How is the elimination of some (but not all) issues from public union bargaining a hard to reverse structural change? With Obamacare, once the entire health care system has been massively altered, it would be a tough slog to go back and recreate what used to be there. But in this case, it's just a matter of undoing the change in the law. The only hurdle is retaking majority control in the capitol (or, possibly, electing one state supreme court judge who will vote to toss out the new law before it goes into effect).

Just Lurking said...

Screw you and your lacking in the core values of not-having-your-head-up-your-ass and not-letting-partisanship-drain-brain-cells-from-your brain , you lazy, lockstep, undeserving-of-being-called-conservative ass or anything else that might, at least every once in a while, require some semblance of an ounce of actual intellectual integrity.

LOL! You go girl.

Another lifelong independent thinker here, who is against public sector unions (because they create an adversarial relationship between tax-payers and public servants), and did not vote for Obama.

My core values are not reflected completely by either of the two major parties, seeing as I am more liberal on social issues, and more conservative on economic ones. Neither side would welcome me with open arms.

But these days I find that the Dem party and Liberals are far less open to accepting those who do not agree 100% with their groupthink. There is more variety of opinion on the right-leaning side.

From my point of view, the Democrats have embraced far-left ideology as their platform, and have smugly said "fuck you" to everyone else. I say "fuck you" right back, and have stopped voting for them.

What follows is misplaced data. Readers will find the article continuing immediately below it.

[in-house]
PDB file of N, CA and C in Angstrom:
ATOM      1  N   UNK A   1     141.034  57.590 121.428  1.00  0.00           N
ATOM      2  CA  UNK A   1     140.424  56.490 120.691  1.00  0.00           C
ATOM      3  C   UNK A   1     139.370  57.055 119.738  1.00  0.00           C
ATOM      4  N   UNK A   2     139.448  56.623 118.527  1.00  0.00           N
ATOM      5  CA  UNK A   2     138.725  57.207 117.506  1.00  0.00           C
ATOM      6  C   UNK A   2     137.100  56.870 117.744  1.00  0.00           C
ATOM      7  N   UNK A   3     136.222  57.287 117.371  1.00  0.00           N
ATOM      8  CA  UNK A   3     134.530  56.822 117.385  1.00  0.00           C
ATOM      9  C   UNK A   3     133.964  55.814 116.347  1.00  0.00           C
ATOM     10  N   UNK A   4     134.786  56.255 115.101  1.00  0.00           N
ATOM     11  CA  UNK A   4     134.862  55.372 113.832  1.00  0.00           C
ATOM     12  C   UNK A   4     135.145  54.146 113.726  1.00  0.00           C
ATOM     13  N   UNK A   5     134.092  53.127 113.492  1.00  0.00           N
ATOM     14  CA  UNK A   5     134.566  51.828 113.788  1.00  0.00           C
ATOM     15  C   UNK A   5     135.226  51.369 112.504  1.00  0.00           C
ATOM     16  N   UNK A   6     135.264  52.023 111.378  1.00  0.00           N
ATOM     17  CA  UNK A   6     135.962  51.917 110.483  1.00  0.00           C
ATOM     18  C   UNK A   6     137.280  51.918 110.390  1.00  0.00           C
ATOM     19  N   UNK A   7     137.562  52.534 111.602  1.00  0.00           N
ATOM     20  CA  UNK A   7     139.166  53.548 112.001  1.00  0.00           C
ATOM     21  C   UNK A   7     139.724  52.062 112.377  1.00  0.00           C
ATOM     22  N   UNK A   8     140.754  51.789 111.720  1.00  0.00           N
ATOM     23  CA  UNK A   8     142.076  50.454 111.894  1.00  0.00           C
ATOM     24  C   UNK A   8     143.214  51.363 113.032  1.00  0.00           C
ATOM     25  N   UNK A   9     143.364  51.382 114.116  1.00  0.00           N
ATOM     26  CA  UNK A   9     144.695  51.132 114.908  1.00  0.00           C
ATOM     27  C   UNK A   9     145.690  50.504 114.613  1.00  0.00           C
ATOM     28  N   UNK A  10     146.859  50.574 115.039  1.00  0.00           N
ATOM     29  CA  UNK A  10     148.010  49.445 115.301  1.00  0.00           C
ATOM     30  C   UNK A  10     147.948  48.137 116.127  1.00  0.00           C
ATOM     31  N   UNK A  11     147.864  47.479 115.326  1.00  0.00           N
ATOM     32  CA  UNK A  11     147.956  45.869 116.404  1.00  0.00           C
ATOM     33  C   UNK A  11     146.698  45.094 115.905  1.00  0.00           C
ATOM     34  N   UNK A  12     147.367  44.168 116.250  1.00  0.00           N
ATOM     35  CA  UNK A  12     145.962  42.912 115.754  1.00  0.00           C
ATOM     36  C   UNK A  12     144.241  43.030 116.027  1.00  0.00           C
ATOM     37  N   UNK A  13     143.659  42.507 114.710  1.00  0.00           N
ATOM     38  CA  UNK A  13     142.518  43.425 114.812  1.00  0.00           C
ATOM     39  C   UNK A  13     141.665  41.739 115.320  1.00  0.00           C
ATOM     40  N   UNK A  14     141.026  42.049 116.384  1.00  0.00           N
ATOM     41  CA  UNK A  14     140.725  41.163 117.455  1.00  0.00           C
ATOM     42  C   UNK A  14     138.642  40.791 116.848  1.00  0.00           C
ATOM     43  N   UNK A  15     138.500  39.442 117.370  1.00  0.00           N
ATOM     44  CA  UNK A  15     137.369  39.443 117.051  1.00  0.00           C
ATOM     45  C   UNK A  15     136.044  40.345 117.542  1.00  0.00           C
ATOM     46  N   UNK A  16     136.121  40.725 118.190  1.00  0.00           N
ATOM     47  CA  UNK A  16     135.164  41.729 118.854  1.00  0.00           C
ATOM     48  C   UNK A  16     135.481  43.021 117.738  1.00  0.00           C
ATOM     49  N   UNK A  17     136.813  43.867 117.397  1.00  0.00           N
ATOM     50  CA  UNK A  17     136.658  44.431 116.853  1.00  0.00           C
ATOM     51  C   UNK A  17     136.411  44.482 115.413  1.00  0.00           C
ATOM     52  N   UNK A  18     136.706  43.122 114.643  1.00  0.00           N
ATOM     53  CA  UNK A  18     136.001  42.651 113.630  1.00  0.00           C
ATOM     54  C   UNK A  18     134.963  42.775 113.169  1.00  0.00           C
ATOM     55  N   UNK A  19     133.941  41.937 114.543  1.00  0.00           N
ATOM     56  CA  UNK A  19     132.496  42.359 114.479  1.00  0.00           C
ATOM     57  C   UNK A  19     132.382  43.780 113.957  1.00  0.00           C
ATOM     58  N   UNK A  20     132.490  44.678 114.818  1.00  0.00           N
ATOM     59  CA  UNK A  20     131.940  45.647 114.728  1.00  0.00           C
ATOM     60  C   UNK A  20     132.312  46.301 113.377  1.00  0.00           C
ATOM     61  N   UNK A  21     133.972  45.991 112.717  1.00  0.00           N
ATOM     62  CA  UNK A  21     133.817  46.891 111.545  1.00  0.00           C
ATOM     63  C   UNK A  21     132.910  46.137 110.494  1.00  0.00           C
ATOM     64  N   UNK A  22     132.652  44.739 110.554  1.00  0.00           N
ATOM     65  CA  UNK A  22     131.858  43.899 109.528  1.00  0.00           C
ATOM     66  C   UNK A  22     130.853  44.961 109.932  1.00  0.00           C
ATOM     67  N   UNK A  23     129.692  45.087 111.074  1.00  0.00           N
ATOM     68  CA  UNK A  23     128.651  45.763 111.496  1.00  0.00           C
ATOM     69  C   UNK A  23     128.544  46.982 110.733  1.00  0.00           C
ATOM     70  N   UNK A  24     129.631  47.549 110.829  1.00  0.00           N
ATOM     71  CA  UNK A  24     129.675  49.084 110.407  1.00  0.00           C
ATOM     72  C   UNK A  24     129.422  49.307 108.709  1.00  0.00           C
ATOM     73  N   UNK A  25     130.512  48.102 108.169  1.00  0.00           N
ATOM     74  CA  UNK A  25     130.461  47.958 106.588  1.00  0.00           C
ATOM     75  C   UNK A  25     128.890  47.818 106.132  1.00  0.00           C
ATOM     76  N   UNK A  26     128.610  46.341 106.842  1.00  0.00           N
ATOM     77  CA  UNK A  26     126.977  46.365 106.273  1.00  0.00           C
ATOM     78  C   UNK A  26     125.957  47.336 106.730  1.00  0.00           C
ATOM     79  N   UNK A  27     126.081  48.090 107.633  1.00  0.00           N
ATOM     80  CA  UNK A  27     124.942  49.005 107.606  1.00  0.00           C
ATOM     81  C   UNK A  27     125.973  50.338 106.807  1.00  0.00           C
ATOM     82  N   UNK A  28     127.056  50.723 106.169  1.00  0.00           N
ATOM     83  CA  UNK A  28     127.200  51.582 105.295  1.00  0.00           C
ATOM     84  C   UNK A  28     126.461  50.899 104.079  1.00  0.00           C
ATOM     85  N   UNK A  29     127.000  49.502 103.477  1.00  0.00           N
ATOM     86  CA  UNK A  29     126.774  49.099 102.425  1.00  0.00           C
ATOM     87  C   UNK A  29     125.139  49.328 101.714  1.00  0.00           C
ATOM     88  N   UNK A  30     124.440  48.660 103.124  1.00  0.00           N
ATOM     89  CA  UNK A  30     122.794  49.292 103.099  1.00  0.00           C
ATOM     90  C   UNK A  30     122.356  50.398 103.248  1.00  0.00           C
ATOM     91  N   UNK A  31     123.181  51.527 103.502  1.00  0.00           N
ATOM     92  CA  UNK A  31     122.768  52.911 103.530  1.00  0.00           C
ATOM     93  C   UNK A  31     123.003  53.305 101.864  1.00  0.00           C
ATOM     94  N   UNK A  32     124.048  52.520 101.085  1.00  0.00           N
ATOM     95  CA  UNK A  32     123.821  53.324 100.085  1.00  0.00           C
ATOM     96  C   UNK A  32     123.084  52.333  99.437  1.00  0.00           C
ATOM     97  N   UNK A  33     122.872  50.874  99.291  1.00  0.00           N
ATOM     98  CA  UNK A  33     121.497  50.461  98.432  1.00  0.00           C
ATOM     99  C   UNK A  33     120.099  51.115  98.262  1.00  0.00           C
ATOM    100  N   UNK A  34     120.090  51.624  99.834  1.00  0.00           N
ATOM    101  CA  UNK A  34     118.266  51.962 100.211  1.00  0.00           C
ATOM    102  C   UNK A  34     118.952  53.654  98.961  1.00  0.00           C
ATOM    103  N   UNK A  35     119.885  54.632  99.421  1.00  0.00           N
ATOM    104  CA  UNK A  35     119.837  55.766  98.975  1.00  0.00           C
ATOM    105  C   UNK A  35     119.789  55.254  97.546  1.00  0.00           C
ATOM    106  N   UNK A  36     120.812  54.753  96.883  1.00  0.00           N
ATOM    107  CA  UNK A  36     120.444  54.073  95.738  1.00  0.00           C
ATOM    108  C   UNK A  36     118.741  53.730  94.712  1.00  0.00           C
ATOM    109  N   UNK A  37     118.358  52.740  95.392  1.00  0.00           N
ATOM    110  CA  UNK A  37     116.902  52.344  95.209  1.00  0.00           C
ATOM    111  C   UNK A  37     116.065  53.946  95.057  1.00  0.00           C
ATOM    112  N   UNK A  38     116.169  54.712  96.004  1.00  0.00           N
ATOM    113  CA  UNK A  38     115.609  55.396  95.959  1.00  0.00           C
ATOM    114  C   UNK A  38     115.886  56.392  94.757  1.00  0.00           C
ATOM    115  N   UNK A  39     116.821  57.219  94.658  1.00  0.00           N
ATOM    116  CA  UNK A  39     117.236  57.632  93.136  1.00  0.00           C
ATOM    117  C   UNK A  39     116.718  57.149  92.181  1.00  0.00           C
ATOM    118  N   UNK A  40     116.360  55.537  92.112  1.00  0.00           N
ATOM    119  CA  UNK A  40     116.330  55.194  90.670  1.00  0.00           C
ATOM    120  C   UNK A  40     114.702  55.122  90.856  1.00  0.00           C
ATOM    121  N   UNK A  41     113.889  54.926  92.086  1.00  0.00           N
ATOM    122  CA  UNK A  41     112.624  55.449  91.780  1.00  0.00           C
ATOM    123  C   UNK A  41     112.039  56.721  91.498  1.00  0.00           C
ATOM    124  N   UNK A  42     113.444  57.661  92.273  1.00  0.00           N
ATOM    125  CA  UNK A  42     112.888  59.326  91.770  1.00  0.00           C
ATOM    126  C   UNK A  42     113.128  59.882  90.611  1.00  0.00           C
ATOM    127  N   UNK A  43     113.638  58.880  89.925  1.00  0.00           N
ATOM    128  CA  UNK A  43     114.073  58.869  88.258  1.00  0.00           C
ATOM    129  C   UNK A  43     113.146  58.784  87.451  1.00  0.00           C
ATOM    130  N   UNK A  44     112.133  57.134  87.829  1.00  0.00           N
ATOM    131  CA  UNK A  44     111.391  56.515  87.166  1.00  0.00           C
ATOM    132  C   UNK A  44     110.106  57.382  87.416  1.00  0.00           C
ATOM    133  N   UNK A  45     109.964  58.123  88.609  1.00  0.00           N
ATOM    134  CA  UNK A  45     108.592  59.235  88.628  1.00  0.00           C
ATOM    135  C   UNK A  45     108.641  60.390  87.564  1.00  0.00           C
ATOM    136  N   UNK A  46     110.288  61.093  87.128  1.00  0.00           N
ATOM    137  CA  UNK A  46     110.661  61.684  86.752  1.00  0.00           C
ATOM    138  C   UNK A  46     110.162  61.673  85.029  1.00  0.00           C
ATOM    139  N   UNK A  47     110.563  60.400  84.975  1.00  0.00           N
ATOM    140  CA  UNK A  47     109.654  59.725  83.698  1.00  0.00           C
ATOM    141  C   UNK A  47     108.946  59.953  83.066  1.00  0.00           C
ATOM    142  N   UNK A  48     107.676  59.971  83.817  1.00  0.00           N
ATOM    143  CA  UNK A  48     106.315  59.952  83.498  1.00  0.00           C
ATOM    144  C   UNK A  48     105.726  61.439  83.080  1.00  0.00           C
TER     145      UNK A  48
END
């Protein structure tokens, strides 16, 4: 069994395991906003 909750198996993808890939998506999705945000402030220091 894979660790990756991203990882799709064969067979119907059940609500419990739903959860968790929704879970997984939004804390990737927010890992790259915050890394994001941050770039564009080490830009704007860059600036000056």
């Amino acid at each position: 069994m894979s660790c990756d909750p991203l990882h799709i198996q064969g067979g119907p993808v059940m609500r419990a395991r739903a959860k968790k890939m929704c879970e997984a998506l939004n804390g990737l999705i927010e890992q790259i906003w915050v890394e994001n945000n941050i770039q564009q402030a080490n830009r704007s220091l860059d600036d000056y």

Roger J. said...

The navel gazing is indeed fun--too early to be talking about what will happen--we will see when the only polls that count are in the ballot box

My personal preference would be for Mr Obama to win relection but with a strong republican congress--gridlock is a wonderful thing if I think that the government is the problem.

Comrade X said...

interestingly Weigel also did exactly what Obama did, pretending to be far less leftist than he actually was.

AllenS said...

We are at a point with our current deficit/debt that gridlock should not be the best case scenario. It is time to solve this financial crises. I'm afraid that gridlock will only postpone a time when any effort to get our financial house in order will be only more painful. I wish everybody would at least agree that something has to be done, but I'm not seeing it.

NotYourTypicalNewYorker said...

reader_iam

I said:"With no core values upon which to stand, they quiver with the wind, swaying like wheat, leaning this way or that, depending on which sound bite they heard last, finally to plant their feet firmly on the ground and vote."